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      Evaluation of optimized breath-hold and free-breathing 3D ultrashort echo time contrast agent-free MRI of the human lung : 3D Breath-Hold and Free-Breathing Lung MRI

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          Most cited references 23

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          Advances in sensitivity encoding with arbitrary k-space trajectories.

          New, efficient reconstruction procedures are proposed for sensitivity encoding (SENSE) with arbitrary k-space trajectories. The presented methods combine gridding principles with so-called conjugate-gradient iteration. In this fashion, the bulk of the work of reconstruction can be performed by fast Fourier transform (FFT), reducing the complexity of data processing to the same order of magnitude as in conventional gridding reconstruction. Using the proposed method, SENSE becomes practical with nonstandard k-space trajectories, enabling considerable scan time reduction with respect to mere gradient encoding. This is illustrated by imaging simulations with spiral, radial, and random k-space patterns. Simulations were also used for investigating the convergence behavior of the proposed algorithm and its dependence on the factor by which gradient encoding is reduced. The in vivo feasibility of non-Cartesian SENSE imaging with iterative reconstruction is demonstrated by examples of brain and cardiac imaging using spiral trajectories. In brain imaging with six receiver coils, the number of spiral interleaves was reduced by factors ranging from 2 to 6. In cardiac real-time imaging with four coils, spiral SENSE permitted reducing the scan time per image from 112 ms to 56 ms, thus doubling the frame-rate. Copyright 2001 Wiley-Liss, Inc.
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            Selection of a convolution function for Fourier inversion using gridding [computerised tomography application].

            In the technique known as gridding, the data samples are weighted for sampling density and convolved with a finite kernel, then resampled on a grid preparatory to a fast Fourier transform. The authors compare the artifact introduced into the image for various convolving functions of different sizes, including the Kaiser-Bessel window and the zero-order prolate spheroidal wave function (PSWF). They also show a convolving function that improves upon the PSWF in some circumstances.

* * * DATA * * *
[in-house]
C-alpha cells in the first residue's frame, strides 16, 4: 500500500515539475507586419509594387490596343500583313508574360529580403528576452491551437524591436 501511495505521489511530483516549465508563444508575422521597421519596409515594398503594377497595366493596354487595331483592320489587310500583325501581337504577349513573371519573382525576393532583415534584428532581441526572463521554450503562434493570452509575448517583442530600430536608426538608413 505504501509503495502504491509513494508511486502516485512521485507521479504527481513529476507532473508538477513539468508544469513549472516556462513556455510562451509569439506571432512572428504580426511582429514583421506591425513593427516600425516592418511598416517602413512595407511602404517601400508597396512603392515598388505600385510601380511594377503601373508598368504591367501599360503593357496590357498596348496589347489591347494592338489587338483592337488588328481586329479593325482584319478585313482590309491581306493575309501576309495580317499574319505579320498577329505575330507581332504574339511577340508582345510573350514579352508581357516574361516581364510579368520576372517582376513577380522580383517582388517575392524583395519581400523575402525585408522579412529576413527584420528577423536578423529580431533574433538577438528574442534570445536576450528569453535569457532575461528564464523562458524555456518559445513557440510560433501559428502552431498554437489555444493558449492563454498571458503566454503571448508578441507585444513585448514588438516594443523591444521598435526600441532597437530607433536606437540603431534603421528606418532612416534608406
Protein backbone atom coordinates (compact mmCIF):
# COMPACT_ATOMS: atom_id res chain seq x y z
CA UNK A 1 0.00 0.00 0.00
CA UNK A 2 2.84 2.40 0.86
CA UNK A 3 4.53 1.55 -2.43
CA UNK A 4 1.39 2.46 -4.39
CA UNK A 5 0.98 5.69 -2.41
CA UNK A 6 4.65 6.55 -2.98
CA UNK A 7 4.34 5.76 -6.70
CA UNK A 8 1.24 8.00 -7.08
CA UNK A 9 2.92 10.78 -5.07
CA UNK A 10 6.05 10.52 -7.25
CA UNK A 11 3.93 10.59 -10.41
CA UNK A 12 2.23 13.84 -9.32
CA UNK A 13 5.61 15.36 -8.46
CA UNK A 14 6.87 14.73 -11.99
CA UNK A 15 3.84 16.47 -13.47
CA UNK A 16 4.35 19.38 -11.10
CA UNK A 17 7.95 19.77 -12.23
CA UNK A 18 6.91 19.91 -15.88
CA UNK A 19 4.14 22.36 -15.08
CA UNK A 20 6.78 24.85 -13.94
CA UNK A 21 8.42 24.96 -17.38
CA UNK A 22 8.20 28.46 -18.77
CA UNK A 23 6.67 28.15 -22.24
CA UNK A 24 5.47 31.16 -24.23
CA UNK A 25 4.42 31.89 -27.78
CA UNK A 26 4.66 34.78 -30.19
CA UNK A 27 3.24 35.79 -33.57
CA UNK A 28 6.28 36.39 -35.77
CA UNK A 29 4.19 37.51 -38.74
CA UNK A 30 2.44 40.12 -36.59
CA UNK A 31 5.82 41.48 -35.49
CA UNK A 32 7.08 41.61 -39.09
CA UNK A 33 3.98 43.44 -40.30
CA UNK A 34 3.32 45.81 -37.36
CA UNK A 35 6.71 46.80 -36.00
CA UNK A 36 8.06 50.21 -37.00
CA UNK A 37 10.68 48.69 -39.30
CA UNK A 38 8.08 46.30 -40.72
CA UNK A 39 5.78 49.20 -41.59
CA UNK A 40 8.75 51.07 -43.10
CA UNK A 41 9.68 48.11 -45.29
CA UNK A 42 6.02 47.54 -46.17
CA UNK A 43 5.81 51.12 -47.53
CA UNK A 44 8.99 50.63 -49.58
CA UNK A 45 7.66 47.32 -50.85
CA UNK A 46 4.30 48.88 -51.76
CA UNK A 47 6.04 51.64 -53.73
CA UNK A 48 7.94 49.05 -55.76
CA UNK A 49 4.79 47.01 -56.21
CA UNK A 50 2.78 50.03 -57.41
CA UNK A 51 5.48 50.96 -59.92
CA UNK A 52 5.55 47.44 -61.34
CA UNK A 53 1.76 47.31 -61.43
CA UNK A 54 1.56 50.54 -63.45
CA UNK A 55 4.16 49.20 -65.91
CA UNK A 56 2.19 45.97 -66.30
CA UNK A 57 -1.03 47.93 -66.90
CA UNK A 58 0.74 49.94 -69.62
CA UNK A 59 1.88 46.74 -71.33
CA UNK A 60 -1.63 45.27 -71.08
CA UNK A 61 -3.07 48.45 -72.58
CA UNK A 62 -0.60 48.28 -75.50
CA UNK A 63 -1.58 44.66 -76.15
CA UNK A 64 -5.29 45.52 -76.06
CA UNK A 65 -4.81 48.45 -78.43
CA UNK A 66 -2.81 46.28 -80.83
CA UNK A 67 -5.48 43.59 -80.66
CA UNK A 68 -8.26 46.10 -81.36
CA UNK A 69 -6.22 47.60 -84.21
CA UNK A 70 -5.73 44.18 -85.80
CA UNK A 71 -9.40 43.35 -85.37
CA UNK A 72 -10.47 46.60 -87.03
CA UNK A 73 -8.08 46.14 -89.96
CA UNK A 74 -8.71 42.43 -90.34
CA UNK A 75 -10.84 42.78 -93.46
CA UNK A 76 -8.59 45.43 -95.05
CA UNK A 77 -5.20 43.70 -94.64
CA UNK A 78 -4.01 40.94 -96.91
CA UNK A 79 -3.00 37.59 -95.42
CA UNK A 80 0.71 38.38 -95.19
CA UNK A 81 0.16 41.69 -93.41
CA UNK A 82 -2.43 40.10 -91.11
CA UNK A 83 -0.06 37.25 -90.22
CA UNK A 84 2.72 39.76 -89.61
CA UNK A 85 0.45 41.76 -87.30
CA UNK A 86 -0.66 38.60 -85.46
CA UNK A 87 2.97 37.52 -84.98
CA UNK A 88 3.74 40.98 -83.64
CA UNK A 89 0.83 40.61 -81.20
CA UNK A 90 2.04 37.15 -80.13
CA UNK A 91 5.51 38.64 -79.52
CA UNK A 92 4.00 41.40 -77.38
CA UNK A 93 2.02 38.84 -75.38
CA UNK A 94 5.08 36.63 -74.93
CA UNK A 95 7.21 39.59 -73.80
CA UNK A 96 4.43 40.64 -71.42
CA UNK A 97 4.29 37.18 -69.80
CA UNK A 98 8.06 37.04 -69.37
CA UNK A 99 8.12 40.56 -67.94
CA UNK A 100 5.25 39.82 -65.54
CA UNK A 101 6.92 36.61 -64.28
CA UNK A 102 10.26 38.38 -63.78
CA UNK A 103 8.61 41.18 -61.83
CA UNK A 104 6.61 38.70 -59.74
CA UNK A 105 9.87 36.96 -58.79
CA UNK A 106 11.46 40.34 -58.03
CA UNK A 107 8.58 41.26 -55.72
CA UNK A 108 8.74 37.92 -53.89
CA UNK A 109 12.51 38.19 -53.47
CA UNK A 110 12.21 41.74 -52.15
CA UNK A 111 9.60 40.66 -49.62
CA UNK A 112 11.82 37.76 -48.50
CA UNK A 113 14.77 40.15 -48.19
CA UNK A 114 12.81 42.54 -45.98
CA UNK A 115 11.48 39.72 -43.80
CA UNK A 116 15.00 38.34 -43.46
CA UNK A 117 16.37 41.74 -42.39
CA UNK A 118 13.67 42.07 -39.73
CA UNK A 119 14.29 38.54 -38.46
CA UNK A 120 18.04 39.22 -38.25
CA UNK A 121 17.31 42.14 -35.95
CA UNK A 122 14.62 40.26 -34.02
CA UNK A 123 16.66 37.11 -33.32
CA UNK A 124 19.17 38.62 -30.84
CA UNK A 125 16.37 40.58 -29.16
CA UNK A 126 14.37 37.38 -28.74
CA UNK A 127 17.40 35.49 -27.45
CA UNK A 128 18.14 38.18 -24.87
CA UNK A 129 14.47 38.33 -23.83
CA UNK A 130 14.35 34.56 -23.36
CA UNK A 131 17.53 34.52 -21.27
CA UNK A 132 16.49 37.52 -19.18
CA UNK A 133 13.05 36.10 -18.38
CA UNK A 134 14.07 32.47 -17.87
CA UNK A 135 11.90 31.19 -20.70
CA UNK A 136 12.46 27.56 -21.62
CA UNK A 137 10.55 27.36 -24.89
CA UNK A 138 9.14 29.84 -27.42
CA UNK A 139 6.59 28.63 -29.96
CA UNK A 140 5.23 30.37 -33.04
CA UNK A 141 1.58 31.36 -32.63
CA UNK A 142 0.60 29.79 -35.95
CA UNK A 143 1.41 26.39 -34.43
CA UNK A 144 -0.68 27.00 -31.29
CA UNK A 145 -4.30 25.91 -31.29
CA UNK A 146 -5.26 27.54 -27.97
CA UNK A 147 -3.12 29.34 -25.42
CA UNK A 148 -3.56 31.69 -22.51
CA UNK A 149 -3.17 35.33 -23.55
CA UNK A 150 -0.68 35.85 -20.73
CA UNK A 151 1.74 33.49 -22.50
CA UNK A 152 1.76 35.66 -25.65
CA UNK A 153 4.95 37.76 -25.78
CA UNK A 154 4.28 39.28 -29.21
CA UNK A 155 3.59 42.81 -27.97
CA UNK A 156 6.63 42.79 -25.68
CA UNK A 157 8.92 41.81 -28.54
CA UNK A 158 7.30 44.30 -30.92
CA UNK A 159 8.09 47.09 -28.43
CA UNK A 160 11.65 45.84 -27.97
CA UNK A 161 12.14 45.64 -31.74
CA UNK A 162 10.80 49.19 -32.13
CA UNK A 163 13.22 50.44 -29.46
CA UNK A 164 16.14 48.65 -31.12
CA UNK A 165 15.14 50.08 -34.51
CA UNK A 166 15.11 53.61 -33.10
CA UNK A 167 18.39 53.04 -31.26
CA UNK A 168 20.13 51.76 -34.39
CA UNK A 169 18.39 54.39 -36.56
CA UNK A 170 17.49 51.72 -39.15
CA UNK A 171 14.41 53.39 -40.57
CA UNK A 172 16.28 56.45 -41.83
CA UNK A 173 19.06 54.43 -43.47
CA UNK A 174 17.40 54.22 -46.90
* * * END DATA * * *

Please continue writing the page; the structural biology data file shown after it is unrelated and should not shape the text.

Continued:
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              Projection reconstruction techniques for reduction of motion effects in MRI.

               G Glover,  J Pauly (1992)
              Projection reconstruction (PR) techniques are shown to have intrinsic advantages over spin-warp (2DFT) methods with respect to diminished artifacts from respiratory motion. The benefits result from (1) portrayal of artifacts as radial streaks, with the amplitude smallest near the moving elements; (2) streak deployment perpendicular to the direction of motion of moving elements and often residing outside the anatomic boundaries of the subject; (3) inherent signal averaging of low spatial frequencies from oversampling of central k-space data. In addition, respiratory-ordered view angle (ROVA) acquisition is found to diminish residual streaking significantly by reducing interview inconsistencies. Comparisons of 2DFT and PR acquisitions are made with and without ROVA. Reconstructions from magnitude-only projections are found to have increased streaks from motion-induced phase shifts.
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                Author and article information

                Journal
                Journal of Magnetic Resonance Imaging
                J. Magn. Reson. Imaging
                Wiley
                10531807
                May 2016
                May 2016
                October 13 2015
                : 43
                : 5
                : 1230-1238
                Affiliations
                [1 ]Radiology and Imaging Sciences; Clinical Center, National Institutes of Health; Bethesda Maryland USA
                [2 ]Philips Research N.A.; Briarcliff Manor New York USA
                Article
                10.1002/jmri.25073
                © 2015
                Product
                Self URI (article page): http://doi.wiley.com/10.1002/jmri.25073

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